The established Tasmanian Red Meat Industry Steering Committee (TRMISC) has been tasked with delivering the Tasmanian Red Meat Industry Strategic Plan and lead a range of initiatives throughout the supply chain for the red meat industries. The Strategic Plan is building on the 2015 Tasmanian Red Meat Industry 2015 Strategic Plan and 2021 Interim Plan and has been developed through surveys, face to face interviews and desk top analysis and reviews.
The Plan is setting achievable and realistic timelines to help reach Tasmanian Government’s agricultural production target of $10 billion by 2050 as the red meat industry will play a pivotal role in attain this target.
Red Meat Industry Development
As part of the Red Meat Industry Development funding, TFGA have been developing an industry led study and roadmap to ascertain the most viable process for adoption. The study is in two parts, one which reviews and reports on learings from Victoria (who have already implemented EiD’s) and Western Australia to demonstrate efficiency and help understand how implementation can be beneficial. Case studies of Tasmanian sheep producers who have trialled EiD’s were also included.
The second part is the Roadmap for implementation which is nearing the final stage for recommendations to Tasmanian Government and has been built on industry input through including producers, processors, saleyard agents and transporters attending workshops, interviews and meetings.
Whilst there has been much focus across Australia on national harmonization timelines, the study provides guidance on cost analsyis, RFiD technology and infrastructure required, implementation support including database rigour and capabilities and appropriate communication materials.
Cheryl is a Dairy Producer from Ringarooma. Industry positions include TasHerd Pty Ltd Director, past DairyTas Chairman.
Farmer Rep on various Dairy Australia – Dairy Moving forward Community of Interest and Steering Groups including Farm business management, Animal Welfare and NRM. Also undertaken AICD Course and Marcus Oldham Rural Leadership Program. Community Involvement includes Chairman Dorset Suicide Prevention Network that aims to raise community awareness around the factors contributing to suicide and increase knowledge to improve the mental health and wellbeing of Dorset residents.
Cheryl has recently been recognised as the Dorset Citizen of the Year for this role that is key to bringing service providers and community together to provide assistance and resources to people at risk and their families. Cheryl is also on the Farmfeast committee, an annual event that brings the farming community together to socialise and connect with mental health providers. Over many years Chery has been involved in several Ringarooma Community Groups, as well as rural health and education advocacy.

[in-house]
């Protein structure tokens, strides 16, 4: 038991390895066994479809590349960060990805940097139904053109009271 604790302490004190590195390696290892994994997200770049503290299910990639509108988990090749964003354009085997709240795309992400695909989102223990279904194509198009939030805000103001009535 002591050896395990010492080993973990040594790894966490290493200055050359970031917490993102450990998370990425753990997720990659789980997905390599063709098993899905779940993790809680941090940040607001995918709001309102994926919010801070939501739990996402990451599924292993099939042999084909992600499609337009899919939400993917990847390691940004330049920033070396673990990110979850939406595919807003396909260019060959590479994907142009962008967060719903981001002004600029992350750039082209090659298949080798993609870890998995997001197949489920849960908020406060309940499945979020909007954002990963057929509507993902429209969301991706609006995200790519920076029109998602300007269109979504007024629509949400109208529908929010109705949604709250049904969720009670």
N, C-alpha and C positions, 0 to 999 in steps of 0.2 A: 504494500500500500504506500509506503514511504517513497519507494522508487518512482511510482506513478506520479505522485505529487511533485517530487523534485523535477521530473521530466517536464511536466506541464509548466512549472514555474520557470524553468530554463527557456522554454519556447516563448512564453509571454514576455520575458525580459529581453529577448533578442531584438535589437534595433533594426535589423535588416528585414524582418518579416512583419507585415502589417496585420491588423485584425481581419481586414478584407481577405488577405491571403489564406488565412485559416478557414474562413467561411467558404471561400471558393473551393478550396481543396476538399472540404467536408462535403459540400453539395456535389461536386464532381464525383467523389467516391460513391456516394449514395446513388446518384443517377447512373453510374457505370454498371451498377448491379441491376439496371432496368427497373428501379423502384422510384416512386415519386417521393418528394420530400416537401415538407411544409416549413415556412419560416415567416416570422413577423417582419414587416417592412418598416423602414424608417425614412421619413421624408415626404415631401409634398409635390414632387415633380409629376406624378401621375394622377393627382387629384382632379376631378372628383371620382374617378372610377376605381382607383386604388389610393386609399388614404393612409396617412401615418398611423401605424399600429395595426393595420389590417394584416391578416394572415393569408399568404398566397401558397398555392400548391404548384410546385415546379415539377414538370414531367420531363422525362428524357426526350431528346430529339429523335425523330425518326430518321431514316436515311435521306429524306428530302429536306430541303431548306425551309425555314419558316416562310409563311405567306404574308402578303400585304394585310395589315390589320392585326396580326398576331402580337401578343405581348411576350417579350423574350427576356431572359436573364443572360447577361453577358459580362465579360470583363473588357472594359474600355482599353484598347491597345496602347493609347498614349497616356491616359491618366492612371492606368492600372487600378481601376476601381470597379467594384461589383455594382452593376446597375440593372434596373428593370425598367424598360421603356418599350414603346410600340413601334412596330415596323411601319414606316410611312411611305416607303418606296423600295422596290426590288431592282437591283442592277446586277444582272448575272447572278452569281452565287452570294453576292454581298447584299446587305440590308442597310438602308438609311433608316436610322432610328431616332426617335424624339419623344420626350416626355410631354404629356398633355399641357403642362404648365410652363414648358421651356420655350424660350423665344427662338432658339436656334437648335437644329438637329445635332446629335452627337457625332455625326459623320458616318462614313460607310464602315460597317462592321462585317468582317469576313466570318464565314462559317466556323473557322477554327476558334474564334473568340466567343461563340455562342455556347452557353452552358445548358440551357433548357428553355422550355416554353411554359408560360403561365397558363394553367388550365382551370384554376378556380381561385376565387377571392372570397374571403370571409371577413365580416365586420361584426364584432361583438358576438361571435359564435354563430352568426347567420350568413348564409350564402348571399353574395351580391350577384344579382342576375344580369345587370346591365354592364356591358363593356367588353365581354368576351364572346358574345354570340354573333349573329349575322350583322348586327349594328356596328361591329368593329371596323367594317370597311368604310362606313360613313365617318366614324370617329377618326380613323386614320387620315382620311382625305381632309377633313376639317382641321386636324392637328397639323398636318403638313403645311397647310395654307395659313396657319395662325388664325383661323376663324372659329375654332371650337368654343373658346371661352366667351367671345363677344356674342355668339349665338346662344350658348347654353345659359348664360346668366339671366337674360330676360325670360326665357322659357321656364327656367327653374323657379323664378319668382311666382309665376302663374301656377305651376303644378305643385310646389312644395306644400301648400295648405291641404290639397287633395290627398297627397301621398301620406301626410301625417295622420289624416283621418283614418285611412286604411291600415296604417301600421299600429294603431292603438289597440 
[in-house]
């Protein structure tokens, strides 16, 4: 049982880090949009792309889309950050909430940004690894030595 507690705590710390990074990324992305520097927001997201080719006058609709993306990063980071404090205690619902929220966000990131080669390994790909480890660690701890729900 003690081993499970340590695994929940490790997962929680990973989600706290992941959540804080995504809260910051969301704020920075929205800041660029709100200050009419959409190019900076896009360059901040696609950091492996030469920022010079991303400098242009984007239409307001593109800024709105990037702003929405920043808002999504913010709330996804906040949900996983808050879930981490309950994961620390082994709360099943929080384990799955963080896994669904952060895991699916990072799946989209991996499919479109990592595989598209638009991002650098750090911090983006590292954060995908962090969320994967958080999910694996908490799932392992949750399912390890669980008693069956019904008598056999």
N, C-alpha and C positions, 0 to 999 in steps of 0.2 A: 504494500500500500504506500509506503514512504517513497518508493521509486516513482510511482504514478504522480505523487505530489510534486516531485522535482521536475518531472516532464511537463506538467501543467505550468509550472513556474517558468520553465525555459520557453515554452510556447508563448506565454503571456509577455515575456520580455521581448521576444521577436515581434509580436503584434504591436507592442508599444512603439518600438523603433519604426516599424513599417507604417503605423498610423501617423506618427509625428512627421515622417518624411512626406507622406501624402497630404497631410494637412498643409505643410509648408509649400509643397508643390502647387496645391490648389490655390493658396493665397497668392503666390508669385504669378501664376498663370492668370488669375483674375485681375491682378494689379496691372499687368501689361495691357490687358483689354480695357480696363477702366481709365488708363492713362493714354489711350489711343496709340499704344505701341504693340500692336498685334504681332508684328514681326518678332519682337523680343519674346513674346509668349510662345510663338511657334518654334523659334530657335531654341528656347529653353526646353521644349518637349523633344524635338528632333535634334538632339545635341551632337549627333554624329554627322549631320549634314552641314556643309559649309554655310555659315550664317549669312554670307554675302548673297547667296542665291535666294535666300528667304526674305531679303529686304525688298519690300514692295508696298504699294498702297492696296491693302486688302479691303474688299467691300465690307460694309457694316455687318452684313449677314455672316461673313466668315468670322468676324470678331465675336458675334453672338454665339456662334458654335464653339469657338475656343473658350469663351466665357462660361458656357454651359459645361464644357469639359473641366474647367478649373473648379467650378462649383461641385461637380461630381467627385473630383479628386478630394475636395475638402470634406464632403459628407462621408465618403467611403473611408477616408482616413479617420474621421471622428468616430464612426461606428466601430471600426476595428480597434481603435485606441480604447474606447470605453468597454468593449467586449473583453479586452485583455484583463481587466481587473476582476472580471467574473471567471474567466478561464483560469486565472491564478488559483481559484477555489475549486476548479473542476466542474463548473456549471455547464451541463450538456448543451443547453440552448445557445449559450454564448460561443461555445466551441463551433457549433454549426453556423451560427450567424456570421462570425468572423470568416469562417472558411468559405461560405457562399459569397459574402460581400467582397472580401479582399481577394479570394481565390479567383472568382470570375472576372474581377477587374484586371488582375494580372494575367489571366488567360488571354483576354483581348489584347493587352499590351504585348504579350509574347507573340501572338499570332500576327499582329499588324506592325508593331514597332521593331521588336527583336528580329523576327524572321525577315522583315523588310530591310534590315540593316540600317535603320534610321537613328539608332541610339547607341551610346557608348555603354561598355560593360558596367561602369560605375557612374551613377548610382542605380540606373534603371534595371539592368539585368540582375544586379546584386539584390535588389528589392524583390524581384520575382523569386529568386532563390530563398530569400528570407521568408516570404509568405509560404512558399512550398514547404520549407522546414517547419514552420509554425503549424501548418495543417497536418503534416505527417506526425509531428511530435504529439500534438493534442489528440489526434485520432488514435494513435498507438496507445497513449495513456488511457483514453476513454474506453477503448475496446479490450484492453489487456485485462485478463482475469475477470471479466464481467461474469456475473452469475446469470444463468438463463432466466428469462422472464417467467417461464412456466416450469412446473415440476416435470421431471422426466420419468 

Brett is an Angus cattle producer in the Derwent Valley and has been a Director on the TFGA Board. He was a member of the TFGA Meat Council for 14 years that included a 3-year term as chairman. He completed 2 terms as a Director of Cattle Council of Australia (CCA) and was the chair of their Finance Audit and Risk Committee for 3 years. In addition, he was a member of the CCA Research, Development, Adoption & Sustainability Committee for 6 years and Chair for 2 years.
Brett has been a Trustee of the Tasmanian Beef Industry Trust since
2008. He was also the inaugural Chairman of the Tasmanian Red Meat
Industry Council that developed the Tasmanian Red Meat Industry
Brett graduated from the Australian Rural leadership Program in 2012. He undertook an MBA (Agricultural Innovation) with the University of Tasmania and graduated in 2015. Brett completed the Australian Institute of Company Directors, Company Directors Course in 2016.
He is currently Chair of the Cattle Disease Contingency Fund and is a Director of Farmers for Climate Action.
Through irrigation developments and pasture renovation, John and his family have transformed their farming practices in the last ten years, from being merino producers, to prime lamb, potato and poppy growers. They currently have a 12,000 head composite ewe flock and finish 10,000 lambs across two properties in Bridport and Bothwell Tasmania. The lambs are predominantly sold to the domestic market. Cattle is traded or agisted on a seasonal basis.
John is actively involved in the two irrigation schemes in the
Bothwell District, and is on the committee to try and establish a new
irrigation scheme for the southern midlands, which could be underpinned
by the red meat sector, servicing potentially 20,000 ha.
John recently completed the I lead course (a Tas leaders program) sponsored by the TFGA.
John’s wife Annie is a nurse manager at Calvary in Hobart and has 4 young children.
After completing a double degree in secondary education and science at the University of Sydney, Clare taught in New South Wales for three years before returning to Tasmania where she worked as a part time teacher and farmer. Now she is the livestock manager on her family run farm, Logan, with her brother Angus and parents producing prime lambs from their 9,600 ewes as a self-replacing composite flock. They produce a grass-fed lamb with clover and brassicas grown under pivot irrigation.
On returning to the farm, she felt under-skilled to manage the livestock, grass, water, climate and soils, therefore, signed up to a number of courses to gain that knowledge. The next step in her career is to manage the money and strategic approach of the business to ensure that it is sustainable into the future by completing an online business course. She received a Nuffield Farm Scholarship in 2019 where she travelled to 16 countries looking into methods to attract youth into a career in agriculture and now shares her insights with industry.